How iOS Grid System Works

When a command from iOS Grid System is run, it automatically creates two things: “guides” and “shapes.”

Here's how to find iOS Grid System in your Commands menu.
Here’s how to access the iOS Grid System commands from the “Commands” menu.

1. Guides

A set of guides will be placed directly on the page.

You can lock them (in the menu, View → Guides → Lock Guides); you can activate snap-to-guides (View → Guides → Snap to Guides), which can make moving and resizing objects on the page easier; and you can temporarily hide or show the guides (View → Guides → Show Guides).

2. Grid Layer

The shapes (which will serve as columns) will be placed on their own locked layer in the page, named “Grid,” and combined into one symbol. Because the shapes are added as a symbol, reusing them anywhere else in the document is easy, if that’s your thing.

Layers panel, a symbols with the grid inside.
After you run a command from iOS Grid System, in the Layers panel you’ll notice that a new layer with the grid on it (contained within a single symbol) has been added. The “Grid” layer is initially locked, to prevent you from accidentally making changes to it.

The columns in the “Grid” layer have 33% transparency, and objects in your design placed on layers underneath it will be visible. But you can move the “Grid” layer to the bottom of the stack, if you prefer.

And when you don’t need the “Grid” layer to be visible, simply toggle its visibility in the Layers panel.

Further Notes

Can the Commands Be Run on Pages With Existing Content?

Yes, absolutely!

When the extension is used on a page with existing content, it will create a new “Grid” layer, move it to the top of the layers stack, lock it automatically, and then return focus to the original layer on which you were working. Smart!

It will also resize the canvas automatically (read more about that in the next section).

Size of Canvas and Cropping of Objects

Here’s another thing to keep in mind. When running a command from the set on a page that already has some objects placed on the canvas, and if the canvas is larger than the iOS device you are designing for, then some of the objects may be cropped or deleted when the canvas is made smaller. This won’t happen in all cases, though, because in Fireworks there’s a setting (in Edit → Preferences → Edit) that controls the behavior of canvas cropping:

  • If “Delete objects when cropping” is checked, then the objects will be cropped with the canvas.
  • If “Delete objects when cropping” is unchecked, then all objects will be preserved when cropping the canvas.

Preferences - Edit - Delete objects...
The “Delete objects when cropping” preference can be toggled on and off by going to Edit → Preferences → Edit.

When you run the command on a page with some existing artwork on it, this preference is important to remember!

Running the Commands Multiple Times

You can use any of these commands multiple times in one document. Just create a new page and select the command you wish to run, and a new set of guides and grids will be created.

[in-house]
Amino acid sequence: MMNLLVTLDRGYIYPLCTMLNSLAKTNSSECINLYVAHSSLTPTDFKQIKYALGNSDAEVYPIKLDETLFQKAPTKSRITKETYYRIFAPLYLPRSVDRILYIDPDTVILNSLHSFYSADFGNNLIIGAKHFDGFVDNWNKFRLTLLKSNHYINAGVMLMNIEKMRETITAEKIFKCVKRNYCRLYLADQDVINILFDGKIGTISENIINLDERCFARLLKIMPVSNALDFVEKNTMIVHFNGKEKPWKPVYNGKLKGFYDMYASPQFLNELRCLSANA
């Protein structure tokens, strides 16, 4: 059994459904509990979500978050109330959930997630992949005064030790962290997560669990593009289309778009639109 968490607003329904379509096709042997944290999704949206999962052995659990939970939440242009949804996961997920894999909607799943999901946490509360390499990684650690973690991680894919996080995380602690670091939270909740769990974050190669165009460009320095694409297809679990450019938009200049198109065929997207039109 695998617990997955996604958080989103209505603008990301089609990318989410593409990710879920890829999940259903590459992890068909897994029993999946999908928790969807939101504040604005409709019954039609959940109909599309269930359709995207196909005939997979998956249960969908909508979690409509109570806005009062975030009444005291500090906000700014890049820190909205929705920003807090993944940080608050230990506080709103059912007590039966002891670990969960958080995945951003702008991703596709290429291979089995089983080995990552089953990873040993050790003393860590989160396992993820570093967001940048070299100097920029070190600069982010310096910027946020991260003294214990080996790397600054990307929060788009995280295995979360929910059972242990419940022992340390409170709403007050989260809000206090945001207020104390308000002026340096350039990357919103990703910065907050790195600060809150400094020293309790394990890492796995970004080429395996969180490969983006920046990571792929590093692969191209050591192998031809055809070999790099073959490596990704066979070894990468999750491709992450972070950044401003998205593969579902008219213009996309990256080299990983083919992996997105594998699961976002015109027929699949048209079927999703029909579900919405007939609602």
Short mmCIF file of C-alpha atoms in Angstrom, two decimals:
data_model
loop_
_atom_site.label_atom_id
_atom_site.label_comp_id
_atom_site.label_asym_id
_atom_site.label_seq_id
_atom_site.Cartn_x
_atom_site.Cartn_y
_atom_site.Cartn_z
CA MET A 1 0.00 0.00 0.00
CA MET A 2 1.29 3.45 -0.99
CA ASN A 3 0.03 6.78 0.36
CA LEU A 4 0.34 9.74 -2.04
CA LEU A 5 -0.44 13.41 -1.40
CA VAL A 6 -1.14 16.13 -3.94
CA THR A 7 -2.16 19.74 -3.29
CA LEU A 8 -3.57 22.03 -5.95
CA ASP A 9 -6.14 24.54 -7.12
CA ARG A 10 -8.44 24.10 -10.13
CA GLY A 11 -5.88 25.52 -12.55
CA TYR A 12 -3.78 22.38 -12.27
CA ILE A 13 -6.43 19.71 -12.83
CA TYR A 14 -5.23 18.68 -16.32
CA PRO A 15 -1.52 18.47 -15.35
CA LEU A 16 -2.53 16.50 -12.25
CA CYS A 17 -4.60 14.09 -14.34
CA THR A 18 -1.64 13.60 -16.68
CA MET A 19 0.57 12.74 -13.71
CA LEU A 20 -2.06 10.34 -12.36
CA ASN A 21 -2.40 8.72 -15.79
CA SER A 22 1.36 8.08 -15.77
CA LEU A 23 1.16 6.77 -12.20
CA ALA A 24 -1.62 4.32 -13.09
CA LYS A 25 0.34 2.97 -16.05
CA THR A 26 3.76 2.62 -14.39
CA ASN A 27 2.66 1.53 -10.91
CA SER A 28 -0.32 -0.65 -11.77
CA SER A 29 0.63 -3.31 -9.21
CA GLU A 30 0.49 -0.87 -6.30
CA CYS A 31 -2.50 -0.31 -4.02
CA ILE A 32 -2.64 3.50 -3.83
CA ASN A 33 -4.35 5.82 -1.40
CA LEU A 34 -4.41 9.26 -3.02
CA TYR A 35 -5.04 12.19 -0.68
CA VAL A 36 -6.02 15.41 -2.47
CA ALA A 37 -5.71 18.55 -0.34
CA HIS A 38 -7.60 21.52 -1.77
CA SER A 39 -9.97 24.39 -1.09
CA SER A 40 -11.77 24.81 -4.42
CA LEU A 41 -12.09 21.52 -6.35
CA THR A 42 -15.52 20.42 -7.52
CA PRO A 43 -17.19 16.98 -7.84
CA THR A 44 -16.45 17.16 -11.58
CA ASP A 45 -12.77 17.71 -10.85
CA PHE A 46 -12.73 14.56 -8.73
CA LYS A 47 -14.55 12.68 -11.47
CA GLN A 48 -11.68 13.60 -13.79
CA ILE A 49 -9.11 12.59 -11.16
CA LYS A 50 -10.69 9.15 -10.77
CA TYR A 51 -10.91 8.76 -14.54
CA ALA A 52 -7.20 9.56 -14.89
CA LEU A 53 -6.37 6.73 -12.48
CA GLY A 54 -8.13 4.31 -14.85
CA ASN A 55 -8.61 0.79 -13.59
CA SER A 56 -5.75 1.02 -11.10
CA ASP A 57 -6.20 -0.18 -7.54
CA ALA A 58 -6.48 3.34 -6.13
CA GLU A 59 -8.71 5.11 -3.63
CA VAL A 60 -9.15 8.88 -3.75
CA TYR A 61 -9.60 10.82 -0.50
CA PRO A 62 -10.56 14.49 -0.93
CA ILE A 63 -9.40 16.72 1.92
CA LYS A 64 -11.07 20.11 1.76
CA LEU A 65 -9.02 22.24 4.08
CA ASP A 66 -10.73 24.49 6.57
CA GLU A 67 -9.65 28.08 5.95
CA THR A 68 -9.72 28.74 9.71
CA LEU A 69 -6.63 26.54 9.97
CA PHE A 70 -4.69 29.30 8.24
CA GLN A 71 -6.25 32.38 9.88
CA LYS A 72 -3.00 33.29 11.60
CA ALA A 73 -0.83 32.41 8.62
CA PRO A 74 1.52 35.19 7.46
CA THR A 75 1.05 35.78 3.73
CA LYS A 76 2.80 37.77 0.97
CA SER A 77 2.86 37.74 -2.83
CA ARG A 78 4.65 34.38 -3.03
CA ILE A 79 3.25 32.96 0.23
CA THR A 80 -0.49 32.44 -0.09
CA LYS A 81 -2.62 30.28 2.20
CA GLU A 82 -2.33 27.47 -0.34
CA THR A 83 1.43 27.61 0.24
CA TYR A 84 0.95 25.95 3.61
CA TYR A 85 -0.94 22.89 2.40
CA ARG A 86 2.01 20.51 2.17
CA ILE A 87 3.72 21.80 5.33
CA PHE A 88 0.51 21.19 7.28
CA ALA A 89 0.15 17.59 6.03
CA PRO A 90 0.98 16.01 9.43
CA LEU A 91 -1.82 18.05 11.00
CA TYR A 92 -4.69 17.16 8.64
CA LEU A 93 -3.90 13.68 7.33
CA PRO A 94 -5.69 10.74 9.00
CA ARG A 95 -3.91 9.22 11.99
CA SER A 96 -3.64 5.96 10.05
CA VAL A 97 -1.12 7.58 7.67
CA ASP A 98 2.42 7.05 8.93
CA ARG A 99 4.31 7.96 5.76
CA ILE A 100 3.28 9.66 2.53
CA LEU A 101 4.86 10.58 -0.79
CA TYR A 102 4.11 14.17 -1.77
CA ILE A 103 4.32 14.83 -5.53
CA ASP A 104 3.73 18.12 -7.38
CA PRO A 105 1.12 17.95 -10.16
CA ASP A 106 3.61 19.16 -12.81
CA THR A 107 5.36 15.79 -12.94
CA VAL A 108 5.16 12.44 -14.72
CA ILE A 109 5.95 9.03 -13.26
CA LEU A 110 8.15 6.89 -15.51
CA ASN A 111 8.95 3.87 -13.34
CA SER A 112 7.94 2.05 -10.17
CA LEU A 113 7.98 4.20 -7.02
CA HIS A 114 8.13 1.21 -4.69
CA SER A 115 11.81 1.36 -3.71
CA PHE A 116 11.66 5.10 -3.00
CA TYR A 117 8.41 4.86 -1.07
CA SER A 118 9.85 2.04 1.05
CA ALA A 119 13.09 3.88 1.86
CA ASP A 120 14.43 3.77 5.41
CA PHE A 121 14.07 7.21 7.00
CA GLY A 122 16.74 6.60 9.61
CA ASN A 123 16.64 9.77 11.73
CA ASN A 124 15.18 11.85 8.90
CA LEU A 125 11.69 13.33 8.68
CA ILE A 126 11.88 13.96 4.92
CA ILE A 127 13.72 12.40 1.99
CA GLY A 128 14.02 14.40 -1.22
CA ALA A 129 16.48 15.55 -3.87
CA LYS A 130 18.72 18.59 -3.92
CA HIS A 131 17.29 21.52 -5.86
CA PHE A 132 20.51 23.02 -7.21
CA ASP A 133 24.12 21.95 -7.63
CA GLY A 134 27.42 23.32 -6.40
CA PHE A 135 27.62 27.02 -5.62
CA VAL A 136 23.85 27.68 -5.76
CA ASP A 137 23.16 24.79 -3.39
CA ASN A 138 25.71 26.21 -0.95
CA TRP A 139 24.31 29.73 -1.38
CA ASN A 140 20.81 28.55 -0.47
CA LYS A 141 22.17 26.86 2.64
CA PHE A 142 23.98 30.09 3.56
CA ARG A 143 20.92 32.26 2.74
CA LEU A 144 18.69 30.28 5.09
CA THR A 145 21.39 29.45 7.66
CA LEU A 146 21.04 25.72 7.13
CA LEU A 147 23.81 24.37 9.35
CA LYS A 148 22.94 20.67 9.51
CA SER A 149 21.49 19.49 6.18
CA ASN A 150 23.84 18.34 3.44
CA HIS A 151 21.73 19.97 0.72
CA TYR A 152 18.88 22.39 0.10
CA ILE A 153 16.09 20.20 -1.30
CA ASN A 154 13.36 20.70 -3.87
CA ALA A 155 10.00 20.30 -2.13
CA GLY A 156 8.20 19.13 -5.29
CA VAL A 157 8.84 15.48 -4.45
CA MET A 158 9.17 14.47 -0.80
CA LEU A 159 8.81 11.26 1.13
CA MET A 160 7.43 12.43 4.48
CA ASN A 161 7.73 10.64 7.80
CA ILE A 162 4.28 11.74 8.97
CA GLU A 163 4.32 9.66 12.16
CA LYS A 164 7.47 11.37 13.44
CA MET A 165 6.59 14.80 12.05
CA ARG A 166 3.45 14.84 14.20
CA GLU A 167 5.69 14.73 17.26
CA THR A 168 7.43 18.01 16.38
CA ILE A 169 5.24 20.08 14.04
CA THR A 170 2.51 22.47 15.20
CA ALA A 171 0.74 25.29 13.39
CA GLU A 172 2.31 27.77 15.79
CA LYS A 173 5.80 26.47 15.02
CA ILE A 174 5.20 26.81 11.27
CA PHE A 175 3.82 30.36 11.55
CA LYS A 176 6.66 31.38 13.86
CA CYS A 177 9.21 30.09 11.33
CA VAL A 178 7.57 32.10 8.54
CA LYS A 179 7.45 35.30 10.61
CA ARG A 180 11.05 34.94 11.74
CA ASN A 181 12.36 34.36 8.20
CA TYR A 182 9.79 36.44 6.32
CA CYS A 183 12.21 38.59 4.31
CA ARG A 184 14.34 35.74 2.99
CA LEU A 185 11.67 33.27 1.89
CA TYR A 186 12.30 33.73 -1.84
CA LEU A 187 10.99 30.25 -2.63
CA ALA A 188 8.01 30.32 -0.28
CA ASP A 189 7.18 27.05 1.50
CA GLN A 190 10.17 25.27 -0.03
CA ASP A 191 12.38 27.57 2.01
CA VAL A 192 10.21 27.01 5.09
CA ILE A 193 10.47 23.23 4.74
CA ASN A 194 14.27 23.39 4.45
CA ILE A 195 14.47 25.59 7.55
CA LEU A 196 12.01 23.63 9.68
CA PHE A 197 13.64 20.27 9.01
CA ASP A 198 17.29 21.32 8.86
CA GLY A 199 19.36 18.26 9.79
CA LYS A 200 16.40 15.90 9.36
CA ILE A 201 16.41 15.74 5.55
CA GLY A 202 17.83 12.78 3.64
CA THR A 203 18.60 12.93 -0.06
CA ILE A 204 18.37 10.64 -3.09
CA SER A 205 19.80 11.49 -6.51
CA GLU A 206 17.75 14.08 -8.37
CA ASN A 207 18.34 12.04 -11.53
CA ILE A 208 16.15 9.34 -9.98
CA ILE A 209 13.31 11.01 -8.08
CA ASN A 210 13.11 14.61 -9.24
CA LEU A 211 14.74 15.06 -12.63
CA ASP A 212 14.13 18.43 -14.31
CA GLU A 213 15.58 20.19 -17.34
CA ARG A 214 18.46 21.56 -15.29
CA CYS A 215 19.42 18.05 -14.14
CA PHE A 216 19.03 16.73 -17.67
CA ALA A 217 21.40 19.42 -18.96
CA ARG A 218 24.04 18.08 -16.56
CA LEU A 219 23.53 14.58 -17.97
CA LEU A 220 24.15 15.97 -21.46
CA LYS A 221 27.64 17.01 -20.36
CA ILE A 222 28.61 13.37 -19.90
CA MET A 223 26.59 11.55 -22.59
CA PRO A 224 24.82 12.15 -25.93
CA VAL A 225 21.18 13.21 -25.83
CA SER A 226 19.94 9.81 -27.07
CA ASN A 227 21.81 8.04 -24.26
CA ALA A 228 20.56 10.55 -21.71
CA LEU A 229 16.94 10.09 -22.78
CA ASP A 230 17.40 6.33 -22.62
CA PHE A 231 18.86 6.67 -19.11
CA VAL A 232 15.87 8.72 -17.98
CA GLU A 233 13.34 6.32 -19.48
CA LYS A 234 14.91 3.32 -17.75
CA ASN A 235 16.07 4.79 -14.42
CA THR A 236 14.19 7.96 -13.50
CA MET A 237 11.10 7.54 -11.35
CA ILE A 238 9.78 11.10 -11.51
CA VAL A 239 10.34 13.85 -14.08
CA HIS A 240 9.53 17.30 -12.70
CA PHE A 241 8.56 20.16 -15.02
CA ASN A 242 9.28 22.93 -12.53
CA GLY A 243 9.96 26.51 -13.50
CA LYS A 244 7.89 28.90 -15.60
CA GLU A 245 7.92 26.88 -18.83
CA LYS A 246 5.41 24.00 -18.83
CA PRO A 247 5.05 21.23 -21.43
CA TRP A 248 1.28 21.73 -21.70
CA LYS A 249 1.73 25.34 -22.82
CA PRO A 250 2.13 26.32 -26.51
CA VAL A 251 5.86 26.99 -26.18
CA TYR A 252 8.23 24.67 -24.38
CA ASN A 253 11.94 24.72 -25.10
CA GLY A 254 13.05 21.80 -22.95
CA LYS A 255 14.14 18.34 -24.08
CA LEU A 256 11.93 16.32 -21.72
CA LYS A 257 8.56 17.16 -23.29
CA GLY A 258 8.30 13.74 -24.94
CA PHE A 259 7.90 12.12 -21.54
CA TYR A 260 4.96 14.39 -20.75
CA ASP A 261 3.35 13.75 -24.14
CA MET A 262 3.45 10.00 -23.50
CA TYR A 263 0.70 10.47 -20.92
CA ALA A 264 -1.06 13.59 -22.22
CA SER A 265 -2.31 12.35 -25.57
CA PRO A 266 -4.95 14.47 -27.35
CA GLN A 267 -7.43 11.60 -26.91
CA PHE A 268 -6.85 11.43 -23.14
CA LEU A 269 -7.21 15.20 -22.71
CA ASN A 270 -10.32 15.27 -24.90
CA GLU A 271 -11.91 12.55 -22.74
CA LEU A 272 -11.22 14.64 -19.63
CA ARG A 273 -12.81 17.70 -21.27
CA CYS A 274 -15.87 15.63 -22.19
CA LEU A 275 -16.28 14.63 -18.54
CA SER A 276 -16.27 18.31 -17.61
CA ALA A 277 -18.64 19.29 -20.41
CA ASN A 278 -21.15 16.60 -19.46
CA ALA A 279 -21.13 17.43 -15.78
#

(Just be careful when you try to run them multiple times on the same page. This is not recommended — things can get weird.)

Download, Install And Use iOS Grid System

Want to try iOS Grid System for yourself? Follow these simple steps:

  1. Download the iOS Grid System extension (the ZIP contains an MXP file and is around 20 KB). Alternatively, you can download it from its GitHub page, because this project is also maintained there, if you’re that kind of geek.
  2. Unzip and then run the MXP file, and it’ll launch Adobe Extension Manager. Follow the on-screen instructions, and you’ll be ready to use it in Fireworks! (For general information on installing and working with extensions in Fireworks, I highly recommend the article “Optimizing the Design Workflow With Extensions”.)
  3. Open Fireworks and create a new document. As mentioned, the size of the canvas doesn’t matter, because the command will resize the canvas automatically.
  4. Go to Commands → iOS Grid System and select an iOS device. Then, iOS Grid System will go to work building your grid!

Alternatively, you can apply the extension to existing pages as well. But keep in mind that, while existing artwork won’t be touched, the canvas will be resized (unless, of course, you run a command that matches the dimensions of the current page).

Roadmap And Final Thoughts

You’ve probably already figured out that I love grids and find them very useful. If you use Adobe Fireworks for iOS design, I hope that this grid system will help your design grow as you maintain it.

I’m also curious to see how and where you use it. Share a link to your app or mobile website. We’d love to see it in action!

Now let’s open it up to your suggestions for improvements. This idea has existed (mostly) in a vacuum up until now, and these kinds of things always benefit from other people’s suggestions. For example, I’m curious if anyone would prefer to use templates, instead of commands that run on a per-page basis. Or perhaps you’ve found a bug somewhere.

I would greatly appreciate all kinds of feedback!